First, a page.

An interesting thing to think about if you don't have a lot of time.  A basketball coach took the freethrow stats of his entire team, and split the team up for the season. 1/2 of the team shot freethrows the entires season, and the other 1/2 did mental imagry on shooting freethrows.  At the end of the season, the improvement of each half of the team was the same.  This says if you can mentally imagine success, you will achieve it. The more realistic your mental imagry is, the better you will get.  My father was a competition shooter, and he would get his range gear on and mentally imagine shooting competitions in the living room when it was too nasty outside to practice.  He was successfully able to compete against people who had indoor ranges and practiced year round.
 
Pat
 
Post Options Post Options   Thanks (0) Thanks(0)     Back to Top Direct Link To This Post Posted: November/20/2010 at 20:16
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Originally posted by 300S&W 300S&W wrote:

 
 All the above is easier if you lay off the caffeine before the hunt.
 
 
 
 
 
                                                     Coffee
 
 
 
 
 
Post Options Post Options   Thanks (0) Thanks(0)     Back to Top Direct Link To This Post Posted: November/20/2010 at 21:22
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this problem plagued me a few years ago. i missed 2 deer in less than a week with a rifle. dont try to think about anything other than the exact spot you want your arrow to hit. its tough to get rid of the problem, but as a positive it does let you know that you are still alive. i missed a few deer with my bow too, then i hit a nice 10 point and never picked up my bow again...
Post Options Post Options   Thanks (0) Thanks(0)     Back to Top Direct Link To This Post Posted: November/24/2010 at 21:19
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Originally posted by SVT_Tactical SVT_Tactical wrote:

Another good practice method is to shoot a lot of does.
 
 
+2       When you start to realize that a (dominant) doe can be as much of a challenge as a buck in being sharp and able to pick you off. Shooting them (does) will help you settle down some. If you have a maxium season and can take 6 or more deer a season. Try to limit yourself to two bucks a season. After  3 or 4 seasons like that you should notice improvment in you self control. We have been fortunate here in NC the past few yrs. We can get unlimited bonus doe tags and have a local Hunters for the hungry donar station near by. Anyway, the quickest solution I have seen work is actually taking as many deer per season as your tags will allow. Also try to make your first hunt of the season for doe only. Get the first kill behind you and then you are settled in for the rest of the season.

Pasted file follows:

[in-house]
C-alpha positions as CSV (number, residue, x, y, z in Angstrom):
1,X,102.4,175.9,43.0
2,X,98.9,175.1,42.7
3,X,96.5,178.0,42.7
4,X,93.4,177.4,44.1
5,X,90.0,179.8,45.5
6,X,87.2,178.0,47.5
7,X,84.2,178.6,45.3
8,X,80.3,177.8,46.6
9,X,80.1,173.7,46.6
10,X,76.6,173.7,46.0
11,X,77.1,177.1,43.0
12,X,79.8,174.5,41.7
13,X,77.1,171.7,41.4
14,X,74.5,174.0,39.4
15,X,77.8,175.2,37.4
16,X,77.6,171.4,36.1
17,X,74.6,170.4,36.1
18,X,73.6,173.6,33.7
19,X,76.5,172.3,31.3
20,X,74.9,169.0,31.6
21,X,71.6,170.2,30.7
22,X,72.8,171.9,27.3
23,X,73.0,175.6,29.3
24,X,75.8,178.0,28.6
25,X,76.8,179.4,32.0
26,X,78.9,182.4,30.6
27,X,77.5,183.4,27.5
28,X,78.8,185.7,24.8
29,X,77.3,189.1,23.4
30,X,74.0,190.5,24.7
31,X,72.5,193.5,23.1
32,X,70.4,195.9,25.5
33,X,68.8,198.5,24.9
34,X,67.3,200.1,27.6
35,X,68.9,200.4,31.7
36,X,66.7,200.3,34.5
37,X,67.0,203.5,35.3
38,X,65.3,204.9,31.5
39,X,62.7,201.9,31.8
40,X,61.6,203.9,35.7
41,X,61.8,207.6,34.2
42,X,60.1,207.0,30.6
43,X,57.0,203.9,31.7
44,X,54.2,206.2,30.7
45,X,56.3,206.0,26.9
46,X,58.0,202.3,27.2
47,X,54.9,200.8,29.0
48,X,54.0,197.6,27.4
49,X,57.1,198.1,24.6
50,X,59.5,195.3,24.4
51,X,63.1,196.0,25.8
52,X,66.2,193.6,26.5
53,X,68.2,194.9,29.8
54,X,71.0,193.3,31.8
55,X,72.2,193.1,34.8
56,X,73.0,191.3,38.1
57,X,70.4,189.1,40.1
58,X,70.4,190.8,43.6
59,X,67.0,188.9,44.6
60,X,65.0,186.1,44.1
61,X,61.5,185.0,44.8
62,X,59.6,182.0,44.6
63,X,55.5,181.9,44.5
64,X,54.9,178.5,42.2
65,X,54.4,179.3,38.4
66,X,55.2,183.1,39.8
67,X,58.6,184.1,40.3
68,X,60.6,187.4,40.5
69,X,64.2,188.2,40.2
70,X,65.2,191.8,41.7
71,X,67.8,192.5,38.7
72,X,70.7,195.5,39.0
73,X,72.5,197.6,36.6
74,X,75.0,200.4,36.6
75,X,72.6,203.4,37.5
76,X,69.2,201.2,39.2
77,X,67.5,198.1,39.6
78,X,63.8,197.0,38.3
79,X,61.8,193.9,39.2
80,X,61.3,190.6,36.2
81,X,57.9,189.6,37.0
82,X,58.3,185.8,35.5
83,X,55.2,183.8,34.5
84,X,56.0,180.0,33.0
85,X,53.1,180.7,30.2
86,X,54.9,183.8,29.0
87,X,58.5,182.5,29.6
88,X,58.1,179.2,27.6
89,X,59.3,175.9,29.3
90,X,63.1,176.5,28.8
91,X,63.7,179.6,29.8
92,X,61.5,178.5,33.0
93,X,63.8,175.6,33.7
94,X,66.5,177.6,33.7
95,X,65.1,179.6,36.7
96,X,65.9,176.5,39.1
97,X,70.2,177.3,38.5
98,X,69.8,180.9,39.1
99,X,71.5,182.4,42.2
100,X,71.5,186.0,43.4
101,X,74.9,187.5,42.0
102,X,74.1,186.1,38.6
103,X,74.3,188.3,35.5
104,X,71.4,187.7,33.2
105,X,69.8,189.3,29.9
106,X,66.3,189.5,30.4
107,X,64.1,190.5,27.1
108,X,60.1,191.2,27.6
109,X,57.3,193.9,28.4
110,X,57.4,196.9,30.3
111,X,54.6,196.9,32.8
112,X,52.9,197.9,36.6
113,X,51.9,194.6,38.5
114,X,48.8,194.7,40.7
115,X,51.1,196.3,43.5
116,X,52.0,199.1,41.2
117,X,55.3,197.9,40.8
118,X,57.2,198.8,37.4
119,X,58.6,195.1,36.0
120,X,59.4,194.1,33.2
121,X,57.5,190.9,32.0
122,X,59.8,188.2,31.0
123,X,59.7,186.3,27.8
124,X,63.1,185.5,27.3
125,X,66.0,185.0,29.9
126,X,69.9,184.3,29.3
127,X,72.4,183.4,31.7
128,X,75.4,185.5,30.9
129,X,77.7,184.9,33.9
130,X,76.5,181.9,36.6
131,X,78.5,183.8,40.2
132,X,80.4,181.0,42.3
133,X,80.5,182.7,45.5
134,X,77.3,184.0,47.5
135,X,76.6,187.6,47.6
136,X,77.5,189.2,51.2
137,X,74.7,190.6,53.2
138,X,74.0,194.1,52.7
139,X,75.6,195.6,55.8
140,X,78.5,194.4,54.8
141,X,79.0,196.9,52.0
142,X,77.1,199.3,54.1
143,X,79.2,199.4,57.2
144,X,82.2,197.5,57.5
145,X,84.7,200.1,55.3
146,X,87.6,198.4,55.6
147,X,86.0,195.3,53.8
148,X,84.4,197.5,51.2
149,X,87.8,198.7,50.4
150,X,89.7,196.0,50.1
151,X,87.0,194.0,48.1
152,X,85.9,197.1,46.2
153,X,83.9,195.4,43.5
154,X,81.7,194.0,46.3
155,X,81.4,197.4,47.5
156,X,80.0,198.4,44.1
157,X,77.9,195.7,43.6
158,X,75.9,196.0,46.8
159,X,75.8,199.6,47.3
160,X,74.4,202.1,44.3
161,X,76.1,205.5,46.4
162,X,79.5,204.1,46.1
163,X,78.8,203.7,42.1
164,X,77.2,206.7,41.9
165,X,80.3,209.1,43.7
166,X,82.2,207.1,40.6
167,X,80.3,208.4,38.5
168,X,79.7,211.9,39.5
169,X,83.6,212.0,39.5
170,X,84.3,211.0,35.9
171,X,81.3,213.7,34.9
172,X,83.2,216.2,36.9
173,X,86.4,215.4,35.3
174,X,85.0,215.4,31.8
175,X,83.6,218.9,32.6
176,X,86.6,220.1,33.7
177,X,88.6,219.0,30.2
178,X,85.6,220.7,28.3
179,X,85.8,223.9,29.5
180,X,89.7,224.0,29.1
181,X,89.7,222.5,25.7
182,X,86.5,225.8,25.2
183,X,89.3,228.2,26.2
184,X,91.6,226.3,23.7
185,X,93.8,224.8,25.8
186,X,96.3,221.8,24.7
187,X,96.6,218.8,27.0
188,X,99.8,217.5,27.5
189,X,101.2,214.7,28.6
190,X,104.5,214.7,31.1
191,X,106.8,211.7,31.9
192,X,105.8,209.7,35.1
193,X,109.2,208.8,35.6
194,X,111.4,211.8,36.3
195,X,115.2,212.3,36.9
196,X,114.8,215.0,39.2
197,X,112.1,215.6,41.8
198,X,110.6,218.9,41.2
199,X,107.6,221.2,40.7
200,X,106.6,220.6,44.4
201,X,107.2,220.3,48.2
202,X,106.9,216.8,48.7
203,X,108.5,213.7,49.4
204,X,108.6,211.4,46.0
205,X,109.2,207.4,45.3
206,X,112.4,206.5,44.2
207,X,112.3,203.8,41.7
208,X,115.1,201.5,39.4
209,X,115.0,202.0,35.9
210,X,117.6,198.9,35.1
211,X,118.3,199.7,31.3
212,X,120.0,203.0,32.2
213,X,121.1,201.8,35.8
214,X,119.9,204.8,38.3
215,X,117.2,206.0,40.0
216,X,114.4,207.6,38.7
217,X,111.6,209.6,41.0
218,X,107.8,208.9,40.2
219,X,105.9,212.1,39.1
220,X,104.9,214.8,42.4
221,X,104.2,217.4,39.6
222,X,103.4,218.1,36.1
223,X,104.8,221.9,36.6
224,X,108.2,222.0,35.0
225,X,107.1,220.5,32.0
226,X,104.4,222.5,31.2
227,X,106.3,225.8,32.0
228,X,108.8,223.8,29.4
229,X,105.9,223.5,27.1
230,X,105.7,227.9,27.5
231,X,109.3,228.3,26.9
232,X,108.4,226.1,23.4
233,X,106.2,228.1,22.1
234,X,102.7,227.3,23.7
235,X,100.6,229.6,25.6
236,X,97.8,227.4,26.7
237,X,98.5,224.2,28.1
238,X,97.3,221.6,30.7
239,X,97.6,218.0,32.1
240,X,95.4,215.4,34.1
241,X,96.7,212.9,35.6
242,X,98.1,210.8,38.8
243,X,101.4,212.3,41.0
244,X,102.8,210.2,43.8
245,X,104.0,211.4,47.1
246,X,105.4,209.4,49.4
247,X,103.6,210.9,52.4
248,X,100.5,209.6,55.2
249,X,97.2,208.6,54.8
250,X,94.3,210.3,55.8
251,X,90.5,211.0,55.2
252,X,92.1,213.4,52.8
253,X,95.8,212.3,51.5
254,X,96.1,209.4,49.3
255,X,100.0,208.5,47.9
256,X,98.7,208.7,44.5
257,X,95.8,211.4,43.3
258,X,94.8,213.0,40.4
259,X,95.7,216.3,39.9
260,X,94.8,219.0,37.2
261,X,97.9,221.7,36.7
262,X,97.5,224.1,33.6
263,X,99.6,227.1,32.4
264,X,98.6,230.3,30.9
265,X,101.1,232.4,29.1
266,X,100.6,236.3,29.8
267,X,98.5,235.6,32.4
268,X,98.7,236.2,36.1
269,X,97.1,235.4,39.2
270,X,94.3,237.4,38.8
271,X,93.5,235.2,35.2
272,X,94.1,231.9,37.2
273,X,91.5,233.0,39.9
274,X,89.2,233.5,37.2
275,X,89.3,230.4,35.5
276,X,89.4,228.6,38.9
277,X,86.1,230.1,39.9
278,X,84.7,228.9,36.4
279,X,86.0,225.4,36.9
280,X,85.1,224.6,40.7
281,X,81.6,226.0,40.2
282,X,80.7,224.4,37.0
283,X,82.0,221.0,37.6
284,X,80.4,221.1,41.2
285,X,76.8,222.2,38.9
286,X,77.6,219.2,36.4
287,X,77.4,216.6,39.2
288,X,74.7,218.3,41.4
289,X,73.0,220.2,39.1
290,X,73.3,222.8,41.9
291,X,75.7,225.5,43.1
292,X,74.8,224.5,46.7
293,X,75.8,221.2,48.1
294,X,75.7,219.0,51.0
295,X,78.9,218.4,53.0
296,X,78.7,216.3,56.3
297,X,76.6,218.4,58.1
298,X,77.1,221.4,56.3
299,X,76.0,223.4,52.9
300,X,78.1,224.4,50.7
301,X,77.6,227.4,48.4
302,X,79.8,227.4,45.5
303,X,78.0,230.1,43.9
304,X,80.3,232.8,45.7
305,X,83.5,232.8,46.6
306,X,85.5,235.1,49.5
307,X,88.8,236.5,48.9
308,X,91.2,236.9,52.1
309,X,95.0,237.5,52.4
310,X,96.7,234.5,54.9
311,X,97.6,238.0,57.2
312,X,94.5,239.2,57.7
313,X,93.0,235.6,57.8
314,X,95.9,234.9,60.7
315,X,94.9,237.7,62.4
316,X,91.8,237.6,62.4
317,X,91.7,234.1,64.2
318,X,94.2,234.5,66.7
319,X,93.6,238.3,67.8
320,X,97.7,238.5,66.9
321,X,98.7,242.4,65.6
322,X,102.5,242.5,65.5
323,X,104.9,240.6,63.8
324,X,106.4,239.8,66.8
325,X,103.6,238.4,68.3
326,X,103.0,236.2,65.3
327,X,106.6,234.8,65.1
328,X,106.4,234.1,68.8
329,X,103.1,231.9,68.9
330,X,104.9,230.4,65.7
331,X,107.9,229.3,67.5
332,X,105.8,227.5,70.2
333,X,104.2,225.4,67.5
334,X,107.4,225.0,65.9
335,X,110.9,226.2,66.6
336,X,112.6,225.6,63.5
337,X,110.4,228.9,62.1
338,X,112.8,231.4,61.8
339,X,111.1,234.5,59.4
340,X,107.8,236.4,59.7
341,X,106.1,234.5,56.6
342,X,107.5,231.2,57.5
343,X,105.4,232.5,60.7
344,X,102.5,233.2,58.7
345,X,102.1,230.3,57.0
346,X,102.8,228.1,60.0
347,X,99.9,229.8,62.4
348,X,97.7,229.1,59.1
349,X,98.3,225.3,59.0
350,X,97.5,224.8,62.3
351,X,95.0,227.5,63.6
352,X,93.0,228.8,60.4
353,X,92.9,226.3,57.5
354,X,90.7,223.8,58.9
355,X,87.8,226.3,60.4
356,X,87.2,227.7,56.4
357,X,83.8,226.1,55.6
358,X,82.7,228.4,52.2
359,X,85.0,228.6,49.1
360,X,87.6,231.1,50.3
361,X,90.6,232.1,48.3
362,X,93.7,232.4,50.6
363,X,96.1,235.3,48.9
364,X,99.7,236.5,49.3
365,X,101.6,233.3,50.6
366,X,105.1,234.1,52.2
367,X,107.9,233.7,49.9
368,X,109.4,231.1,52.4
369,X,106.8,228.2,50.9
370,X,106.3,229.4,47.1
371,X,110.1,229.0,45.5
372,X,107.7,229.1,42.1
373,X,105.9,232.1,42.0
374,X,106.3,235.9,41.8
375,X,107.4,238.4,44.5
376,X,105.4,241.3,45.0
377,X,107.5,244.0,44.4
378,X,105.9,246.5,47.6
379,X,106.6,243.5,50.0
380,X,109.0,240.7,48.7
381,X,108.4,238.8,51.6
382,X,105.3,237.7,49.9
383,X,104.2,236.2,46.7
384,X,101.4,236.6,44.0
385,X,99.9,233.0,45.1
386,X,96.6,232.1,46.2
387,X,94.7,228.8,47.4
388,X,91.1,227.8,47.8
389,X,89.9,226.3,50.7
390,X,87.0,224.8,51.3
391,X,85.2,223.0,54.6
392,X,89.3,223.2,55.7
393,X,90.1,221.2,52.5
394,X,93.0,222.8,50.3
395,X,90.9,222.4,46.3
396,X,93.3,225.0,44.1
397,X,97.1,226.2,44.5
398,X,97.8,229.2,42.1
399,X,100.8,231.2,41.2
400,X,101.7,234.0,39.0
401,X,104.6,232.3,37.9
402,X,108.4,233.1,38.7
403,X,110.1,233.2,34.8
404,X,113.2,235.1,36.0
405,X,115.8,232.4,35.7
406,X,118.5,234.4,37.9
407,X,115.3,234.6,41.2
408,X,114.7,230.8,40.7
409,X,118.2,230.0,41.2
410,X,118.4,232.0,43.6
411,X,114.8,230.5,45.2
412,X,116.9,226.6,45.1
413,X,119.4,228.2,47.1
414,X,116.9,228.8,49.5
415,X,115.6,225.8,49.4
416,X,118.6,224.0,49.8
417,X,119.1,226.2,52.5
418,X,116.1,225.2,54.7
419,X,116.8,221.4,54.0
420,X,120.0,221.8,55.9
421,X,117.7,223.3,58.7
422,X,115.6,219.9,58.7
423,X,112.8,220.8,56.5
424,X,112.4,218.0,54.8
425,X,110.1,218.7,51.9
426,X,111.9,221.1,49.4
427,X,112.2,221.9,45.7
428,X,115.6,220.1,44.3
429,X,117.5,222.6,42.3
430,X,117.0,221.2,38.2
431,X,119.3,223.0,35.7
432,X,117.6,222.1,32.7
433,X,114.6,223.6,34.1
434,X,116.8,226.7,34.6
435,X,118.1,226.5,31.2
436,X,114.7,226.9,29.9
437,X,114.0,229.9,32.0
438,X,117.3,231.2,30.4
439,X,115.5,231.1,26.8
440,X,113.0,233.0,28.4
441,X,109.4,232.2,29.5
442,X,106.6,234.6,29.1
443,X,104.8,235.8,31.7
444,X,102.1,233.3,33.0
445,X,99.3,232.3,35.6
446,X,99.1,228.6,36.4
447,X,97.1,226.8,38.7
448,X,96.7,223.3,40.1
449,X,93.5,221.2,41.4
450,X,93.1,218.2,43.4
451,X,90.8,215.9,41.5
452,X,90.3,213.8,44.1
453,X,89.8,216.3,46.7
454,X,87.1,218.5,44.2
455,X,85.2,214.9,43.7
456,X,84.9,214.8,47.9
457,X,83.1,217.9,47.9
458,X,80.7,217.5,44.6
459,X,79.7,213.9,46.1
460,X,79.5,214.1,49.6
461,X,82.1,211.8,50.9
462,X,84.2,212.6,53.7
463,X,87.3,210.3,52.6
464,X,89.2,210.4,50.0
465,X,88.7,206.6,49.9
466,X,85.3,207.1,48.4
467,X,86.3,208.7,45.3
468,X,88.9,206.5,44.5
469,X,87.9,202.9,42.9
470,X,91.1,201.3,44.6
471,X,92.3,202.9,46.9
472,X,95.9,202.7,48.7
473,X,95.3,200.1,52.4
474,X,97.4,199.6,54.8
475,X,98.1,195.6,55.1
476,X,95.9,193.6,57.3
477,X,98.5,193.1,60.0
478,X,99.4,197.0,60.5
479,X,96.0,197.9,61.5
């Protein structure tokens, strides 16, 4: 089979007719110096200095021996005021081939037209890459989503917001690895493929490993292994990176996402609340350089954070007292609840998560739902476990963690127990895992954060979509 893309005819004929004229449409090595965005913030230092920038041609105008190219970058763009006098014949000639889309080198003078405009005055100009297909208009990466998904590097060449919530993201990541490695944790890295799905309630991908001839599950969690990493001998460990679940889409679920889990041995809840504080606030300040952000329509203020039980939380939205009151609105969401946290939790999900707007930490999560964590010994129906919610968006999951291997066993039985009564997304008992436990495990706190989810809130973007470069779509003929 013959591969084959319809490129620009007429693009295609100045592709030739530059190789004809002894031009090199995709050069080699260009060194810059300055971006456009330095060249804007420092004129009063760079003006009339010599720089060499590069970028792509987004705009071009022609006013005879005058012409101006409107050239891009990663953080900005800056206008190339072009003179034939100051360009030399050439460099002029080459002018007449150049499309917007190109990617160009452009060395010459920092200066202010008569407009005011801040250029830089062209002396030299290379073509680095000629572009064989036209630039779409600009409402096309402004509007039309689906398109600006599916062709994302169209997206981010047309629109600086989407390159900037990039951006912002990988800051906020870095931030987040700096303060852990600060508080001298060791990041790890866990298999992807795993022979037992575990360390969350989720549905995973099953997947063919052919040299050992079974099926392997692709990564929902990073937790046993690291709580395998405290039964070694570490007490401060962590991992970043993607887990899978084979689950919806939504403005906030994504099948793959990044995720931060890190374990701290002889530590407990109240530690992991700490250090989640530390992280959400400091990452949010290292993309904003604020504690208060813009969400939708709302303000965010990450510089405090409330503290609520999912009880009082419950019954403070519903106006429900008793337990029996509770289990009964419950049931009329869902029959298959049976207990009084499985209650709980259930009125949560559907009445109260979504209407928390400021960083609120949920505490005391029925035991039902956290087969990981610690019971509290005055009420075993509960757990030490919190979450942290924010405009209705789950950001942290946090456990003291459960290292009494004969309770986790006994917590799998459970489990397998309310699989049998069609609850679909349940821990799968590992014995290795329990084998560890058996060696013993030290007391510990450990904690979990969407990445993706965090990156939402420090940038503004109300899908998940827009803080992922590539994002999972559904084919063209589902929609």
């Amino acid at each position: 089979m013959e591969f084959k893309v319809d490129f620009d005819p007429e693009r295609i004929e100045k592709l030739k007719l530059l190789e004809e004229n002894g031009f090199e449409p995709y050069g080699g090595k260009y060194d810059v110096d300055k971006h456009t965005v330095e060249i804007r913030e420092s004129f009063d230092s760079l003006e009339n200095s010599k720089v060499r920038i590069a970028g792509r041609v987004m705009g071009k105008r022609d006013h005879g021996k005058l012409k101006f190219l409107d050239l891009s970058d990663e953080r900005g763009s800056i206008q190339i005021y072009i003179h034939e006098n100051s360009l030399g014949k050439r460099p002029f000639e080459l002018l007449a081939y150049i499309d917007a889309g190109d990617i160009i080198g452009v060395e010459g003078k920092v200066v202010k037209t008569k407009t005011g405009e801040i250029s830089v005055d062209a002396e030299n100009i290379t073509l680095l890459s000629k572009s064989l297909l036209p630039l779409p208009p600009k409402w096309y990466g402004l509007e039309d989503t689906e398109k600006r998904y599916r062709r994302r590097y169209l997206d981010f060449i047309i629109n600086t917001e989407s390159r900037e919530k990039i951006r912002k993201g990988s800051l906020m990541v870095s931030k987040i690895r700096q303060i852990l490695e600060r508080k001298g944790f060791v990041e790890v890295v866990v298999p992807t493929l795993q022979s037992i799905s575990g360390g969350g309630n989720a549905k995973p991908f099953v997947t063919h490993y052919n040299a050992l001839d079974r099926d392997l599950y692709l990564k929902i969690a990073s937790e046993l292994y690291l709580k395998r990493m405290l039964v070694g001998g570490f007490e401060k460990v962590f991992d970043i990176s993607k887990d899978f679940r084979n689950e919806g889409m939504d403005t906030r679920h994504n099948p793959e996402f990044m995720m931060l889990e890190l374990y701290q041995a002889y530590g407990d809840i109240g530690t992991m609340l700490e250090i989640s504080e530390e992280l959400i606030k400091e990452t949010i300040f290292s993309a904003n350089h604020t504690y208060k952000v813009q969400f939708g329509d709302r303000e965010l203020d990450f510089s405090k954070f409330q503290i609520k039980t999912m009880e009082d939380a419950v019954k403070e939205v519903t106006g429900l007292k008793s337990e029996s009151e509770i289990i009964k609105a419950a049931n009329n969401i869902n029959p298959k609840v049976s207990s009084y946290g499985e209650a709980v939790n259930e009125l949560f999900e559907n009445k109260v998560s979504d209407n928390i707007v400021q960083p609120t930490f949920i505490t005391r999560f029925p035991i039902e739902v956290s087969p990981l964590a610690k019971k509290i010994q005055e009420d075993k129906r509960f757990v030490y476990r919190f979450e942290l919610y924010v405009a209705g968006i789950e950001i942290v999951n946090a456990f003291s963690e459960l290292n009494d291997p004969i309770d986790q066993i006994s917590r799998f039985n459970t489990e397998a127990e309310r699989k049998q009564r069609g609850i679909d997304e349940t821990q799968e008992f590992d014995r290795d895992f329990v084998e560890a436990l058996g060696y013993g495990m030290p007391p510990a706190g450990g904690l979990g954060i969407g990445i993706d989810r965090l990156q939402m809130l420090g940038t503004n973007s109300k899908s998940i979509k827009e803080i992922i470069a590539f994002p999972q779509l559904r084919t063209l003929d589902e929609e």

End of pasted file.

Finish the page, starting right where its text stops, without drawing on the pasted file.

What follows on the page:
Hope you get one of those biguns so we can see some pics. Good Luck!
Post Options Post Options   Thanks (0) Thanks(0)     Back to Top Direct Link To This Post Posted: November/24/2010 at 21:36
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SGT D. Its been a while, what gives? Good to see you again.
Post Options Post Options   Thanks (0) Thanks(0)     Back to Top Direct Link To This Post Posted: November/28/2010 at 16:43
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25 mg. propranolol.
Post Options Post Options   Thanks (0) Thanks(0)     Back to Top Direct Link To This Post Posted: January/17/2011 at 20:21
hhbuck57 View Drop Down
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well, alot of good ideas. thanks alot. season is over for me and end results are : had five tags. 1 any deer bow tag ( 10 pointer ) (didn't find till 2 weeks later ) 1 bow antlerless ( sho a spike ) 1 november antlerless ( didn't fill ) 1 shotgun any deer ( nice 6 pointer ) and 1 late muzzle loader (didn't fill ). we have a small group (4) that get together for 2nd shotgun season and do a deer drive. 2 of these guys is my son-in-law and grandson. this was great. both of them got a 13 pointer and i got my 6 pointer on the last day.
Post Options Post Options   Thanks (0) Thanks(0)     Back to Top Direct Link To This Post Posted: January/17/2011 at 20:27
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If you have the crossbow permit then think about buying a crossbow maby a barnett quad 400.
Post Options Post Options   Thanks (0) Thanks(0)     Back to Top Direct Link To This Post Posted: January/18/2011 at 07:26
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I had this problem the first year I started bow hunting. The next year I just didn't think I could take anymore failure so I really and truely started a little routine of seeing the deer..........but instead of thinking of how I was going to have it mounted or how many people I was going to call.........I started picking my shooting lanes.........started anticipating where the shot was going to come.........quit looking at the antlers and started focussing on the shot placement and distance..........and right before it all came together on a lot of deer, I would look up real quick and say to myself a few choice words like " Don't @#$%! this up again , calm your dumb@!# down and make a good shot or your going to be calling people about the one that got away (again)" !!
 
Worked wonders for me !!